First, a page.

'Victim blaming is unacceptable' - Newstalk host won't broadcast show in protest at George Hook comments
One of Newstalk's female presenters will not host her show this weekend in protest at comments made about rape by her colleague George Hook and the alleged failure by management to act in the case.
In a statement, published on Twitter this evening, Dil Wickremasinghe said she was "appalled and disgusted" by the comments made by Mr Hook on his show on Newstalk last Friday.
Ms Wickremasinghe, who hosts Global Village on the station on Saturday evenings, is also strongly critical of station management, and has accused bosses of being "unsupportive and unwelcoming" of female presenters.
In her statement the presenter said she was a victim of sexual abuse when she was just 13, saying her abuser was a 70-year-old man.
Describing her reaction when she heard Mr Hook make the controversial comments, Ms Wickremasinghe wrote: "My immediate reaction was this time he has gone too far and surely the station will react appropriately and at the very least suspend him immediately from the airwaves until a decision is made regarding his future."
Describing her own experience the female host said: "Like many other survivors of sexual abuse and violence I didn't report it or seek support sooner because I thought it was my fault. I actually believed until I was well into my 30's that at the tender age of 13 I was to blame that my first sexual experience was with a 70-year-old man."
She continued: "Victim blaming is unacceptable, irresponsible and dangerous. I am deeply disappointed that so far, the only action there has been to address the hurt and distress caused by the comments has been an apology by George Hook and Newstalk. In my opinion, this does not go far enough, particularly as this is not the first time it has happened."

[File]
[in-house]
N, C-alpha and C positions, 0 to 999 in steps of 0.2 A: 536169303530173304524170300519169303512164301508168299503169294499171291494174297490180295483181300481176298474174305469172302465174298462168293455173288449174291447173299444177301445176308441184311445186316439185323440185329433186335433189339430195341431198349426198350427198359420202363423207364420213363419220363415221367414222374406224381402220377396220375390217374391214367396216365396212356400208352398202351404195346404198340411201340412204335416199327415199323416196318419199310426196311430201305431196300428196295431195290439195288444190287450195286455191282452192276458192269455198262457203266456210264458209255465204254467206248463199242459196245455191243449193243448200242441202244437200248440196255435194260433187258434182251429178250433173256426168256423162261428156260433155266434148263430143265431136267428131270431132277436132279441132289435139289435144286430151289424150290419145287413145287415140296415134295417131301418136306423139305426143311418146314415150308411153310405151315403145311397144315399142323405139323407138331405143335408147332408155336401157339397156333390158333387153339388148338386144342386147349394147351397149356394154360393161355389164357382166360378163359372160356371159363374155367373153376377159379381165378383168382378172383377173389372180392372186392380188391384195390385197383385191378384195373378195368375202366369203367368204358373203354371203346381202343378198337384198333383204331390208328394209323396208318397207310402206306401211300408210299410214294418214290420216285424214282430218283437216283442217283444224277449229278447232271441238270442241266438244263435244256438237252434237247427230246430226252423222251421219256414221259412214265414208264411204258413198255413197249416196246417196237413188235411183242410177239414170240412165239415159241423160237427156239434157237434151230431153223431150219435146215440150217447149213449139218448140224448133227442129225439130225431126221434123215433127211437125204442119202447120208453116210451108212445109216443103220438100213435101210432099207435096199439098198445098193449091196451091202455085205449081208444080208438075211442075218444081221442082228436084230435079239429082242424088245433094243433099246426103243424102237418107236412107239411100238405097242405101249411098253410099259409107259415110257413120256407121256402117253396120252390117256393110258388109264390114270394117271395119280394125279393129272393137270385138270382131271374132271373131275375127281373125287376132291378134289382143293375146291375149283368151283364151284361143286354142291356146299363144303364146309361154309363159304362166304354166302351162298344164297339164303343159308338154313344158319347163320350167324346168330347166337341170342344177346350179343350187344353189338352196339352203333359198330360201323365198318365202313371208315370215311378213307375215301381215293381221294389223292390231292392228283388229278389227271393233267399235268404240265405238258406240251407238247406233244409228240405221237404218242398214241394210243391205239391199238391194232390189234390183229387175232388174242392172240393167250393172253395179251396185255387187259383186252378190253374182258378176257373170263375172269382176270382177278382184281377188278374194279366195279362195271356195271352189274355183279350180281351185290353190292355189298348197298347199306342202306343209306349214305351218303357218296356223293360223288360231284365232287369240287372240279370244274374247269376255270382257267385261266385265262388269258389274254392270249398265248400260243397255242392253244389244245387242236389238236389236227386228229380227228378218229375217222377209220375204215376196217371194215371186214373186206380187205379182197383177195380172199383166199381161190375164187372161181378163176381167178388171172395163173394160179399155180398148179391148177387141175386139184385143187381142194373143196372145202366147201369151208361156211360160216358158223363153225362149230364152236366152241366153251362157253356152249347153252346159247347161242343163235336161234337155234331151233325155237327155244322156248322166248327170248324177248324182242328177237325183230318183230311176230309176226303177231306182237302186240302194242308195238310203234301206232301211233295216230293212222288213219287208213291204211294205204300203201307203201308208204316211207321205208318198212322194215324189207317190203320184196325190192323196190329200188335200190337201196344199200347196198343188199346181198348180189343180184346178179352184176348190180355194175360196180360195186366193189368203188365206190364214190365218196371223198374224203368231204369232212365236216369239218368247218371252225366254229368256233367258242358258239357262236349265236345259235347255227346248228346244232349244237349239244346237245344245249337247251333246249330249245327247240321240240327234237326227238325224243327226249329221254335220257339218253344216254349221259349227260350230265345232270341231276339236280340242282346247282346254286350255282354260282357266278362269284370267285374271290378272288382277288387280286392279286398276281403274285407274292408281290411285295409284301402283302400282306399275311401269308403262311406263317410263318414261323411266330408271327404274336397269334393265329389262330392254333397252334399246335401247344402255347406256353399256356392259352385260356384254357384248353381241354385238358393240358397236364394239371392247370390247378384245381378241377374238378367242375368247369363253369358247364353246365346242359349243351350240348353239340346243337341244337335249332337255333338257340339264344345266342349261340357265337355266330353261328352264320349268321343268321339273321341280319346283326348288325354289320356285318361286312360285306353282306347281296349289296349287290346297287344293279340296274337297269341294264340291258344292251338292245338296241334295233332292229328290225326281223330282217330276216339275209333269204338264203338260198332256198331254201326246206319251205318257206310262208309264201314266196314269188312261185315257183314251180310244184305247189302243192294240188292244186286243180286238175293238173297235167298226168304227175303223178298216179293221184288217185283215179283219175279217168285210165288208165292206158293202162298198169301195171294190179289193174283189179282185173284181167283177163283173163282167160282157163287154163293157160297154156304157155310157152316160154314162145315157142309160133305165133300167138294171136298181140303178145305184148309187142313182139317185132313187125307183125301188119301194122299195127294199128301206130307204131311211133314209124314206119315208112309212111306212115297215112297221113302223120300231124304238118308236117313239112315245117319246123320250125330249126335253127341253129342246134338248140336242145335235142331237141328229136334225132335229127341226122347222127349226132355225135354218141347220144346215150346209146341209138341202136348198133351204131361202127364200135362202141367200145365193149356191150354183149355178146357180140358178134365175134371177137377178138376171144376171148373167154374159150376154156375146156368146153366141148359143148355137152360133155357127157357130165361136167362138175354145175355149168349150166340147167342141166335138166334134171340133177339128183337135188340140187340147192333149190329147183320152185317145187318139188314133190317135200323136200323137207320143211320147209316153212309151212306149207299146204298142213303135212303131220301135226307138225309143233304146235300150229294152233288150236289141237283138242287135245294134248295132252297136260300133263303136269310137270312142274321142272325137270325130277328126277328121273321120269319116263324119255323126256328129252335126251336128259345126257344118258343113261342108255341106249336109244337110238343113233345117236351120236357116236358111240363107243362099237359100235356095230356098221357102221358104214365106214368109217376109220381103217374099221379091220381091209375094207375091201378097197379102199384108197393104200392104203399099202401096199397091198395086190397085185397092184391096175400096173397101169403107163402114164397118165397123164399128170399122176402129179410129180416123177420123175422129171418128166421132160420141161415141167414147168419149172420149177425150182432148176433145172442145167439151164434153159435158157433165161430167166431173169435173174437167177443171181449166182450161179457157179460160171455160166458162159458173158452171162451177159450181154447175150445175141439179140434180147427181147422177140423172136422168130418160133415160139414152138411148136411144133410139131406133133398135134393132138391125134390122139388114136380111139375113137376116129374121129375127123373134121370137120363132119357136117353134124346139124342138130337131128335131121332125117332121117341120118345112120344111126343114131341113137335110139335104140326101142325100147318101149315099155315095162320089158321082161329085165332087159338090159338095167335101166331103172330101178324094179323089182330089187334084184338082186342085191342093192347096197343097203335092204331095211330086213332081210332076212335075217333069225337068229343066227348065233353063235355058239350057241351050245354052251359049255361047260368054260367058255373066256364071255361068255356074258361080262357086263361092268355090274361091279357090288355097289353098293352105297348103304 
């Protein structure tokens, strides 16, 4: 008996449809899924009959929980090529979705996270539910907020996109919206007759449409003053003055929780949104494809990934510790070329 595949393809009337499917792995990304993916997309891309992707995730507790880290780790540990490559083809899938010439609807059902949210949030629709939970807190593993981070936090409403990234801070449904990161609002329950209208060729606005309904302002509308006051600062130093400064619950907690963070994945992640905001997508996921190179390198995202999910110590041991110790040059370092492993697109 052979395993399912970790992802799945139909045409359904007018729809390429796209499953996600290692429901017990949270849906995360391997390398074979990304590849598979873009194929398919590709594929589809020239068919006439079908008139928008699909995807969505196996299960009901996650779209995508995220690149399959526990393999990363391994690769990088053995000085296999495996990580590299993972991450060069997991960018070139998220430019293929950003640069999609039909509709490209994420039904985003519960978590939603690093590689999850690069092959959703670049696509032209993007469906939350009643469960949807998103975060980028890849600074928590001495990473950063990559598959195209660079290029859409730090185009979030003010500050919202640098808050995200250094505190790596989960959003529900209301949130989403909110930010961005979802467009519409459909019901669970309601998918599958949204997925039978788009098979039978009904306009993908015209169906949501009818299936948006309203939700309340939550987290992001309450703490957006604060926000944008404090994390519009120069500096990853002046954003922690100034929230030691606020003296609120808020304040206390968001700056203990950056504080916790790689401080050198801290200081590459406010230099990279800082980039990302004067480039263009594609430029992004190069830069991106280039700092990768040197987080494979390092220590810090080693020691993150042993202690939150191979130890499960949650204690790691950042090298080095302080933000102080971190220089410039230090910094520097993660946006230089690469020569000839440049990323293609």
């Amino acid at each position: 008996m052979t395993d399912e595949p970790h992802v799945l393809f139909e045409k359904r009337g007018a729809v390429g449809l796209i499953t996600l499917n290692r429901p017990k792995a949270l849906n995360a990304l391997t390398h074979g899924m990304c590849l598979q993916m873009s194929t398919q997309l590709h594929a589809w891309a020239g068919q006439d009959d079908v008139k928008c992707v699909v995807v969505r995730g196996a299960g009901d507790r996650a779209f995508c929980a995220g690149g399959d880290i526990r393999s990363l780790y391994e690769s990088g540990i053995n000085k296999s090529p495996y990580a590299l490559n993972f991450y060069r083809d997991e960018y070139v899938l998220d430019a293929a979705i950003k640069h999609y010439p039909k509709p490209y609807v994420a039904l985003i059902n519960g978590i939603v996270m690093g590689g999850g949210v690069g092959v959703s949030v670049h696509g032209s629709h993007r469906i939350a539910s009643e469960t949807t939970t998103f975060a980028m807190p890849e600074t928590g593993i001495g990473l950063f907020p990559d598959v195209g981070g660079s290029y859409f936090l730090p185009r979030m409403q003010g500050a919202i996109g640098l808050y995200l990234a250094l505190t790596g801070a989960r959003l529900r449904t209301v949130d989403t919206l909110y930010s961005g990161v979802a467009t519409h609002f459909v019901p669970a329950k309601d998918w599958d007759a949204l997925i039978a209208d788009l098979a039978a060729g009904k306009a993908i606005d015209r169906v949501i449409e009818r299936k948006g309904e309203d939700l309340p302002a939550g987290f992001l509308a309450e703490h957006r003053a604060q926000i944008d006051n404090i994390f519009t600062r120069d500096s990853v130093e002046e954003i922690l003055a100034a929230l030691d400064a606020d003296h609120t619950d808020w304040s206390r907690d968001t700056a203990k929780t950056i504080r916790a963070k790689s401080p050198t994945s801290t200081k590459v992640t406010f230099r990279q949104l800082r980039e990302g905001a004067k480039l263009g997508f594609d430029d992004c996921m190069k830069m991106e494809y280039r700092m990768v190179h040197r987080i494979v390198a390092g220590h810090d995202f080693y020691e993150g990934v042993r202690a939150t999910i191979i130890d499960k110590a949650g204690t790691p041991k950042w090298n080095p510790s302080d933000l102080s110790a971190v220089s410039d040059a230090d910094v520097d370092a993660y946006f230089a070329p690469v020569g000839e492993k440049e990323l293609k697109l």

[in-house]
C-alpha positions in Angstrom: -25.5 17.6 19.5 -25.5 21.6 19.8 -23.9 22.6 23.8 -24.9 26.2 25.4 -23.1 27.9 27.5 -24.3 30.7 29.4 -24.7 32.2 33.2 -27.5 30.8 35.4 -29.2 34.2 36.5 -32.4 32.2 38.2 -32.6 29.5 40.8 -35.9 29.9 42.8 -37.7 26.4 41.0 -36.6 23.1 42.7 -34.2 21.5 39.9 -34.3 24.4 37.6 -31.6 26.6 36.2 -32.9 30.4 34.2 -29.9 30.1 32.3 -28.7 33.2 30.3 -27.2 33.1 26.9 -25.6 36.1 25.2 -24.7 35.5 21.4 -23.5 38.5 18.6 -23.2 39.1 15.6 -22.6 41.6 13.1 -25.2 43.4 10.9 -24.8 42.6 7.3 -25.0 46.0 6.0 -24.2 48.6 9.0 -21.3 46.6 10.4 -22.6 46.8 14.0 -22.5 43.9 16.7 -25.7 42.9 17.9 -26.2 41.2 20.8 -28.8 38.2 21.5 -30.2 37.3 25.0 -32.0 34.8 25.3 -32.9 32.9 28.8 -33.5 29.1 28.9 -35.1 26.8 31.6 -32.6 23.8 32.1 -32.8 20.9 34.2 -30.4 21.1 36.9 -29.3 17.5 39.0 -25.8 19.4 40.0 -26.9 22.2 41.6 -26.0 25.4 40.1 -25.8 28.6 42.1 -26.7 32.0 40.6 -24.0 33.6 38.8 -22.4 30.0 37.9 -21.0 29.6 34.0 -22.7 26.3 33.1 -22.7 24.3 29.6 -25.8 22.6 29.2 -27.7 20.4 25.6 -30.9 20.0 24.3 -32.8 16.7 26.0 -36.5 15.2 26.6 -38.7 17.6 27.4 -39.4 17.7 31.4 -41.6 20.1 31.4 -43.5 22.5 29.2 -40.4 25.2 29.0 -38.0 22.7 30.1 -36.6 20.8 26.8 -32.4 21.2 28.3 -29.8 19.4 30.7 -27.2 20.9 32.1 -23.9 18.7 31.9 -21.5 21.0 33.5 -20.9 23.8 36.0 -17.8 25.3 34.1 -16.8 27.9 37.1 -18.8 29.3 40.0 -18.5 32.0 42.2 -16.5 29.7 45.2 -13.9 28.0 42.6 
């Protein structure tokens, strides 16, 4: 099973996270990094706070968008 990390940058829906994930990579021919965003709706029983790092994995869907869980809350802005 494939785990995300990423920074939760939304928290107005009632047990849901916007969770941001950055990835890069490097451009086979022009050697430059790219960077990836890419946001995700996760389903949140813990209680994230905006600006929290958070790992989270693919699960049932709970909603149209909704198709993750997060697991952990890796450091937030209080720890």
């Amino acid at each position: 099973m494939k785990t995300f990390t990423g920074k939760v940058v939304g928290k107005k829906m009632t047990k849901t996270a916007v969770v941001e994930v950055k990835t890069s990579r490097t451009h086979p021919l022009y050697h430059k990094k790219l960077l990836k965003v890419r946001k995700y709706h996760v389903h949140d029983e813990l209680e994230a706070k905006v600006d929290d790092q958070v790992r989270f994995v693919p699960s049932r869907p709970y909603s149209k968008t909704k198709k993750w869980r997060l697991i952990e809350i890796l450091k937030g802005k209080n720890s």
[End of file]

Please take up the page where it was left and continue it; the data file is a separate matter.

Ms Wickremasinghe said she voiced her discontent to management after the segment was aired and told them that she didn't feel she could share the same airwaves with Mr Hook until a formal disciplinary action was taken.
"Like many of my colleagues I felt as a station we need to take a strong stance to show that we have a social conscience and do not condone victim blaming."
She admitted that she is "deeply unsatisfied" with management at the station over their approach to gender balance.
"As a result, female presenters are segregated to the weekend schedule. I believe this culture is connected to George Hook's comments
"I feel unable to share the airwaves with an individual who has no regard for the duty of care we have to the public and as such will not be presenting Global Village this weekend and management understand my position. Most importantly it is my duty as a parent to my 2-year-old son Phoenix and my 4-week-old daughter Xavier to act and be the change I want to see in the world.
"I am heartened that there has been a public outrage and Newstalk have launched a full investigation on this matter which I hope will conclude within the next few days so that I can return to presenting Global Village on Saturday 23rd September."
Mr Hook's comments last week were made while he discussed the case of a woman (19), who alleges she was raped by a former member of the British swim team.
"Is there no blame to the person who puts themselves in danger?" he asked.
A total of 28 complaints have been made to the Broadcasting Authority of Ireland (BAI) regarding Mr Hook's comments, including one from the Women's Council of Ireland.
On Monday, the Dalata Hotel Group withdrew its sponsorship from Newstalk as it could not "support any radio station that allows inappropriate and hurtful comments to be made".
The sponsorship for High Noon is believed to be worth about up to €250,000.
Earlier this week, Mr Hook issued an unreserved apology on air.
"I made comments about rape on the programme that were totally inappropriate and unacceptable and I should never have made them," he said.